The above approach is known as DyCoNet and has been implemented in the Java programming language using Gephi, an open-source software program used for graph visualisation and manipulation . The Louvain algorithm which determines the groups at each time step is already available in Gephi. DyCoNet takes advantage of several classes from the Gephi library, particularly those found in the Attributes, Graph, Statistics, and Dynamic APIs. A workflow of the plugin execution is shown in Fig. 1a.
Gephi accepts network data from files in GEXF format. The user is presented with a tool-tip by hovering the cursor over an item to obtain a brief explanation of each feature. Before the plugin is executed the user selects which model to apply (cost or sub-community) and sets the parameter values. If the cost model is selected, the user must then set the visiting, switching and absence costs. In addition, the group matching behaviour can be modified by adjusting the Jaccard index and the search parameter, which control the similarity of the groups and how far back the algorithm will check for matching groups respectively. When the algorithm is executed, each node is assigned to its corresponding community. The colours of the nodes in the visual display of the network are then set to reflect the community membership of each node at each time step (Fig. 1b). The plugin outputs an HTML file containing a table with the community structure of the network at every time step (as shown in Fig. 2 and Fig. 3, discussed later), as well as a CSV file with the same information.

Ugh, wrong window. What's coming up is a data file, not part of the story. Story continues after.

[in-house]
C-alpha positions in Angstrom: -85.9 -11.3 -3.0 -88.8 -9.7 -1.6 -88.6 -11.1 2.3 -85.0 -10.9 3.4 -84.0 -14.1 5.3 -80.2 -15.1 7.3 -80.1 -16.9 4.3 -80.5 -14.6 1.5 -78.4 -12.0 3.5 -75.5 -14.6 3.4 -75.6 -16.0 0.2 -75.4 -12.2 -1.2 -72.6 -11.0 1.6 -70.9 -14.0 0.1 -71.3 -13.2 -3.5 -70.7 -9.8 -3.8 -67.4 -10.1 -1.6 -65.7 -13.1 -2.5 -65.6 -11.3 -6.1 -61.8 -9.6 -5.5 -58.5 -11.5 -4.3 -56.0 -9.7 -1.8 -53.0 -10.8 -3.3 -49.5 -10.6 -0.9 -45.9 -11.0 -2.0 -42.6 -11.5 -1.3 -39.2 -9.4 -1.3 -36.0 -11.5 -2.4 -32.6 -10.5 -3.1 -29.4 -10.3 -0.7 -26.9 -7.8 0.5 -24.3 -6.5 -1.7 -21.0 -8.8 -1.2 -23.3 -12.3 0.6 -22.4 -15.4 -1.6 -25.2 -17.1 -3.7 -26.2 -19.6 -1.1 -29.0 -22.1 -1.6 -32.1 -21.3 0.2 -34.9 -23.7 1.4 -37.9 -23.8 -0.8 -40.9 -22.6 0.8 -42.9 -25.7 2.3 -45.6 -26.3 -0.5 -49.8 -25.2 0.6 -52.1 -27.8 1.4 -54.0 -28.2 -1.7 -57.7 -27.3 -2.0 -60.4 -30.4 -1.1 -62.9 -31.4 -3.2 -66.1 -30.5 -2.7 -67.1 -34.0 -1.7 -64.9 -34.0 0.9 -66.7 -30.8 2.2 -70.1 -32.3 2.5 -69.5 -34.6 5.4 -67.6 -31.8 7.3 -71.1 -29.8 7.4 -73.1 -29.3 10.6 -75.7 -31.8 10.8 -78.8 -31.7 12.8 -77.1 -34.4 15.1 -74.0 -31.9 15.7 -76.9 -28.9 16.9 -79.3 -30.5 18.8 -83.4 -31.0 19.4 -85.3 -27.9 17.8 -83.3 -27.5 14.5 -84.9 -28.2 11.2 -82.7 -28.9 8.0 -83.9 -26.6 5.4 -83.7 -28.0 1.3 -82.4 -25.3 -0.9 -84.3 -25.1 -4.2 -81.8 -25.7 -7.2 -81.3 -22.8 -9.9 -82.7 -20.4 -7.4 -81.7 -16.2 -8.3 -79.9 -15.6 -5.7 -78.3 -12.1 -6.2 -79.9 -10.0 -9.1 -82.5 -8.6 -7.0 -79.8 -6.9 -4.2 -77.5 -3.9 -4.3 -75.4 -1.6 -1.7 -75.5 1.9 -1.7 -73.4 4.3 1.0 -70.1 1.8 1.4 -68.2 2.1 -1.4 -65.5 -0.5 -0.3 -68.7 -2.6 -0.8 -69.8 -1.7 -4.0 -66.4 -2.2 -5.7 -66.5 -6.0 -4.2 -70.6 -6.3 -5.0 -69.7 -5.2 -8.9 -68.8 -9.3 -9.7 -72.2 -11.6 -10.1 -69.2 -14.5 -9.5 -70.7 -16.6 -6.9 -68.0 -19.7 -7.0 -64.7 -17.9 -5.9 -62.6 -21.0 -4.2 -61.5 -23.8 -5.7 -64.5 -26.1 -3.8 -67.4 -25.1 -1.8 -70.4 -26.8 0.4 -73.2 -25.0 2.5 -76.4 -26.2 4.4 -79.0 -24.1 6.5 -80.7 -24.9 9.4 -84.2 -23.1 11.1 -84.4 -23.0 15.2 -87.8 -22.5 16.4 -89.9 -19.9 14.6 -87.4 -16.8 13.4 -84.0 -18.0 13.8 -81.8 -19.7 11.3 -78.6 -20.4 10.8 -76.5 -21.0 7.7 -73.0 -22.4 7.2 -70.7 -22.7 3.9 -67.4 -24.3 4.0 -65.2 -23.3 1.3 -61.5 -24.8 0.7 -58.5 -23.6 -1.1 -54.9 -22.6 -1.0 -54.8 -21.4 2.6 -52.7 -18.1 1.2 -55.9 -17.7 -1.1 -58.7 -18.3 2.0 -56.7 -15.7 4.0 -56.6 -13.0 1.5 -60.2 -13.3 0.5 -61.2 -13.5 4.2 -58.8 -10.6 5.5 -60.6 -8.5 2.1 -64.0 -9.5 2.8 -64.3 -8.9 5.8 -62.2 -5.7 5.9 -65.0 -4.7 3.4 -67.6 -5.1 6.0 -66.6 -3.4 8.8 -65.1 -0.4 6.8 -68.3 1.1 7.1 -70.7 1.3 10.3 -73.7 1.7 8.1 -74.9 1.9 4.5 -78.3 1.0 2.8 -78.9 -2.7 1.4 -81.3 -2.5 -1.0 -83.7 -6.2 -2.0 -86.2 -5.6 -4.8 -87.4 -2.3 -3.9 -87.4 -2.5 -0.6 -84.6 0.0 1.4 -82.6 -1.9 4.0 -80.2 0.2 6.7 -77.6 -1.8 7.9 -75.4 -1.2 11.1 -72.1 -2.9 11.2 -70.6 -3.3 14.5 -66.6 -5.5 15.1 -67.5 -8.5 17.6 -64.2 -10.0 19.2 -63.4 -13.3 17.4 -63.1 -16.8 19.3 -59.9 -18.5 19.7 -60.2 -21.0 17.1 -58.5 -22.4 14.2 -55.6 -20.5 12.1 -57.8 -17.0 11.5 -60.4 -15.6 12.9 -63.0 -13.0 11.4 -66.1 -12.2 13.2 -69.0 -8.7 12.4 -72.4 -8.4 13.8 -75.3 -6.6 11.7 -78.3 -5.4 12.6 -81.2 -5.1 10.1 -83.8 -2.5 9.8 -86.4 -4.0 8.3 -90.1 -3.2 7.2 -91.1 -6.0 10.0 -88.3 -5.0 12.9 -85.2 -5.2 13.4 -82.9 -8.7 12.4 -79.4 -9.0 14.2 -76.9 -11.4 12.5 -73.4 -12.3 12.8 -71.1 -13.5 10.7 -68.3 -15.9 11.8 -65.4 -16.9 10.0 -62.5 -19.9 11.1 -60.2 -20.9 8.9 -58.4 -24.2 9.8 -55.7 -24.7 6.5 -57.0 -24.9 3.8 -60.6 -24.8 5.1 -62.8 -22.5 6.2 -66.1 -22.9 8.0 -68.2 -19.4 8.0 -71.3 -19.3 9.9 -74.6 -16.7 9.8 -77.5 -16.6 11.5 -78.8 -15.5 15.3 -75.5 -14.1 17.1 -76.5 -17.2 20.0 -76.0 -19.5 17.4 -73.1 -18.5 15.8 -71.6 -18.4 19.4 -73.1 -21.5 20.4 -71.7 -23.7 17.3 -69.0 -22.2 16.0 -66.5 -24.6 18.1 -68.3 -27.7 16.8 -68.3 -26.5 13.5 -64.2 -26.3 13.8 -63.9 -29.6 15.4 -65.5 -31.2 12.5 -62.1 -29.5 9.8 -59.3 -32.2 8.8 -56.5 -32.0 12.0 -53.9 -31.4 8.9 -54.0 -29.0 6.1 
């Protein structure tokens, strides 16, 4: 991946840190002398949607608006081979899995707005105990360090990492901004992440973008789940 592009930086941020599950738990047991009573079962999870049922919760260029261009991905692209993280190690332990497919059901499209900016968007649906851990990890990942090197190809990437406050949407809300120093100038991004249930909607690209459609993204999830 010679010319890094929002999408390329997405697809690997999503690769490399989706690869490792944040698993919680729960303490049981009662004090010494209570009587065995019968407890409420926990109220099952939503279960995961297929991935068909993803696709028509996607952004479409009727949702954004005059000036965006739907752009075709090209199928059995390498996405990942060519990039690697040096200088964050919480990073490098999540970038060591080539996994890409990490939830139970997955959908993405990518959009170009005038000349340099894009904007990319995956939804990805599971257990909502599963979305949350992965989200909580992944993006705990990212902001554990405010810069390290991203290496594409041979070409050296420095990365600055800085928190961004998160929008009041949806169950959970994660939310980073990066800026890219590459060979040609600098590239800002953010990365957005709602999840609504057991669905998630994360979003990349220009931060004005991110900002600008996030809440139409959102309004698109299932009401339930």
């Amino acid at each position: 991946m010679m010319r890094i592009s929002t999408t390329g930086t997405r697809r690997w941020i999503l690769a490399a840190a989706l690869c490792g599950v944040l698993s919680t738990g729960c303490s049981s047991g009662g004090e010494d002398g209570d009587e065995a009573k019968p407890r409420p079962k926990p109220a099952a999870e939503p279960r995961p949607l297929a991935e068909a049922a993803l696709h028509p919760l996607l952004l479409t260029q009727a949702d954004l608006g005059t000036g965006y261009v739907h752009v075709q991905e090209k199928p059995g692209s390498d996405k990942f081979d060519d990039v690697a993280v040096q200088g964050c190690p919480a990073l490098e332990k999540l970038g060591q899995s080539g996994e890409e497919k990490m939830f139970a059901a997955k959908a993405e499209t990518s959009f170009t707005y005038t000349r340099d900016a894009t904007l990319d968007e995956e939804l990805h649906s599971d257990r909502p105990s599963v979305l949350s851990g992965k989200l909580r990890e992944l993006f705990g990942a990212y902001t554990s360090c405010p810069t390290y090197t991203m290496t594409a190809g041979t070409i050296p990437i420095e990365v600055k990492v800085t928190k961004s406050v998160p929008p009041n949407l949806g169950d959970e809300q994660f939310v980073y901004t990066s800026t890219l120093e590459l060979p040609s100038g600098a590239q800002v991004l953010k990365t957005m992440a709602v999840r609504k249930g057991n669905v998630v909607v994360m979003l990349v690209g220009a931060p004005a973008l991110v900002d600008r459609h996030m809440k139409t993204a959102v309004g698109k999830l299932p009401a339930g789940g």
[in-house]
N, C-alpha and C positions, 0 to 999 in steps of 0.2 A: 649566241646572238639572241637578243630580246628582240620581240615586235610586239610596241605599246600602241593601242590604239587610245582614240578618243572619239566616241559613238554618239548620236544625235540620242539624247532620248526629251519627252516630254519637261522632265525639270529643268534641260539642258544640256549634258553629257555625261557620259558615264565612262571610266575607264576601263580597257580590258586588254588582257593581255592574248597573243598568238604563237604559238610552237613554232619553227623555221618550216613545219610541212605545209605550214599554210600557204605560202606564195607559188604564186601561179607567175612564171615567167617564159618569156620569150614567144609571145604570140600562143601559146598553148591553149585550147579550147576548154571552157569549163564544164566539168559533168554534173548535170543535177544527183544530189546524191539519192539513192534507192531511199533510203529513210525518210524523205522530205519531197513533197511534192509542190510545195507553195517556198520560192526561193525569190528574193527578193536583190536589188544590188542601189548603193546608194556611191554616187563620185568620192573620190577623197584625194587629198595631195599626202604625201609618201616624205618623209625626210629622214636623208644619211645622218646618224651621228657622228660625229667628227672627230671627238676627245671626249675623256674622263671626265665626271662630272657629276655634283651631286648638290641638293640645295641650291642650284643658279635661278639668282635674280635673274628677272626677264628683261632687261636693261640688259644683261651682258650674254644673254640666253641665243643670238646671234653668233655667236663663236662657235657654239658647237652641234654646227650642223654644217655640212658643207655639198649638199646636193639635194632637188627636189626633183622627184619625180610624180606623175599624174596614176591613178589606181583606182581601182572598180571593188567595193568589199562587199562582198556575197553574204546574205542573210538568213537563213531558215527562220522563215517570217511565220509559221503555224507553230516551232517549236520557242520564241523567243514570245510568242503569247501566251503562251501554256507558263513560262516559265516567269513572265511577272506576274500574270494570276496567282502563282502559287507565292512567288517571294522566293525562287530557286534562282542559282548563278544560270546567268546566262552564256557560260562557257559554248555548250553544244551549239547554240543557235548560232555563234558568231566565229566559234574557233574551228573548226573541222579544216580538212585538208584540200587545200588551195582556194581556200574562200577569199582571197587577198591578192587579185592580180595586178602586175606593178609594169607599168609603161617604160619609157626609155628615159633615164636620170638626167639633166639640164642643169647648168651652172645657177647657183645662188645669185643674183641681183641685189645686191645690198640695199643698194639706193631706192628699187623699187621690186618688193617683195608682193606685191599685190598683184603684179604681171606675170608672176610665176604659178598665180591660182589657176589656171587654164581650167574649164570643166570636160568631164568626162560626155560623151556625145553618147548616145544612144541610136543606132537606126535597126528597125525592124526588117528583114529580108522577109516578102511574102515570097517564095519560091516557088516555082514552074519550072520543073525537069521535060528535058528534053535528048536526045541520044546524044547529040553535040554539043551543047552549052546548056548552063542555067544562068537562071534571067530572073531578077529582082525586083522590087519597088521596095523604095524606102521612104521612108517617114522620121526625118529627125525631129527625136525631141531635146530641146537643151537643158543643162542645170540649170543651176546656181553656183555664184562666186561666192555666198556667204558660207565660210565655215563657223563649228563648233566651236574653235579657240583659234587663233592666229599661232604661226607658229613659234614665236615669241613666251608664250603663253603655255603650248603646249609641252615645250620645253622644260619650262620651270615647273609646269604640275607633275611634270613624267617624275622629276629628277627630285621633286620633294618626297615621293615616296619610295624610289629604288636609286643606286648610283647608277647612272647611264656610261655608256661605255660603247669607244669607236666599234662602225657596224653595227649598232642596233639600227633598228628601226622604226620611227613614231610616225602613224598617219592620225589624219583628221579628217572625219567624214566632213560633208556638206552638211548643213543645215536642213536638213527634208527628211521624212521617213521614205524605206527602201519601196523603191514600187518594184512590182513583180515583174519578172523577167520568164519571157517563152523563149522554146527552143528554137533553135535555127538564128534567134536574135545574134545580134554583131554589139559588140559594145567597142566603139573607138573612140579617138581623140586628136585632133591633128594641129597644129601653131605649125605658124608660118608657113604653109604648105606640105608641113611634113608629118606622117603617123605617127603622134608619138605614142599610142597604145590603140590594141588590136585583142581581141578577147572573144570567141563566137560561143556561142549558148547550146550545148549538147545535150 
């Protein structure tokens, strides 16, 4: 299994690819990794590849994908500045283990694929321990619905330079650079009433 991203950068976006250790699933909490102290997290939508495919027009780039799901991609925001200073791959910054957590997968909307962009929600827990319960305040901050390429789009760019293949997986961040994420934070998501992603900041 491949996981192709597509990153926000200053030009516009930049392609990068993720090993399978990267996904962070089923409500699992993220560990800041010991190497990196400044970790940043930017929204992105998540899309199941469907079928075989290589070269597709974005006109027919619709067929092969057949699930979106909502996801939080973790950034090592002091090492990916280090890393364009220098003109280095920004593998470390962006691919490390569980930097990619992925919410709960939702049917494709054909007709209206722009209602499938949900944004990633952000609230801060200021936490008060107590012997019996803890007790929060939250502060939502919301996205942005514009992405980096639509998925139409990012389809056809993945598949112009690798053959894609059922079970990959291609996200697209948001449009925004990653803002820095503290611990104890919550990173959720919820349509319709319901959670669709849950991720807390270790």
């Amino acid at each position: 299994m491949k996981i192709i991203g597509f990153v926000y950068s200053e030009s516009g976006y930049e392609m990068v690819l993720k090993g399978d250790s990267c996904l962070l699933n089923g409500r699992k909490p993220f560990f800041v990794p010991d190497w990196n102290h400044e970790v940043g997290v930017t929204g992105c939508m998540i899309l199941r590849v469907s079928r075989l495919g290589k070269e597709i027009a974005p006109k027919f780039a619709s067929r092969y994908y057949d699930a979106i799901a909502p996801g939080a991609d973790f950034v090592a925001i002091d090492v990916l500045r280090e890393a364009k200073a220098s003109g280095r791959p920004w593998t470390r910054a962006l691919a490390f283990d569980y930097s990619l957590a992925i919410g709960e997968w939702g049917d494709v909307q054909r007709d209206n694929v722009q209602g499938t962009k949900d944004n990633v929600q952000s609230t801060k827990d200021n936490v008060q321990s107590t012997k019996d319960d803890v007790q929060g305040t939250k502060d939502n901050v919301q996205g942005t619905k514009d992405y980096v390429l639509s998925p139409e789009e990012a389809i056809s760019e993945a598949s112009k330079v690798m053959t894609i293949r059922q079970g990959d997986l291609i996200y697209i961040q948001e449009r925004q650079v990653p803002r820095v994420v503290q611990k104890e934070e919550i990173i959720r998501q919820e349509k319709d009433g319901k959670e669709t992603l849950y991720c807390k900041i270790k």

For a detailed explanation of the output, please see text.
a) Identified communities using the social cost model, b) Assignment of proteins to the communities to which their groups are associated at each time point (i.e. no cost model), c) Identifying sub-communities of nodes with the same dynamic pattern. Colour and number of the first column indicate the sub-community that the protein has been assigned to, the second column the original community membership is shown. The number at the bottom of each column shows the number of members of the corresponding sub-community, or “-” if no sub-community has been assigned.
The analysis can be extended using other Gephi plugins. Using the built-in Timeline feature of Gephi, an animation of the evolution of the network structure can be viewed, illustrating how nodes change community over time. In addition, DyCoNet calculates the node promiscuity, which is the frequency with which a node changes its community affiliation. This can be represented visually using Gephi's ranking feature, where parameters such as the node size can be set to reflect the results generated by DyCoNet.
Results and Discussion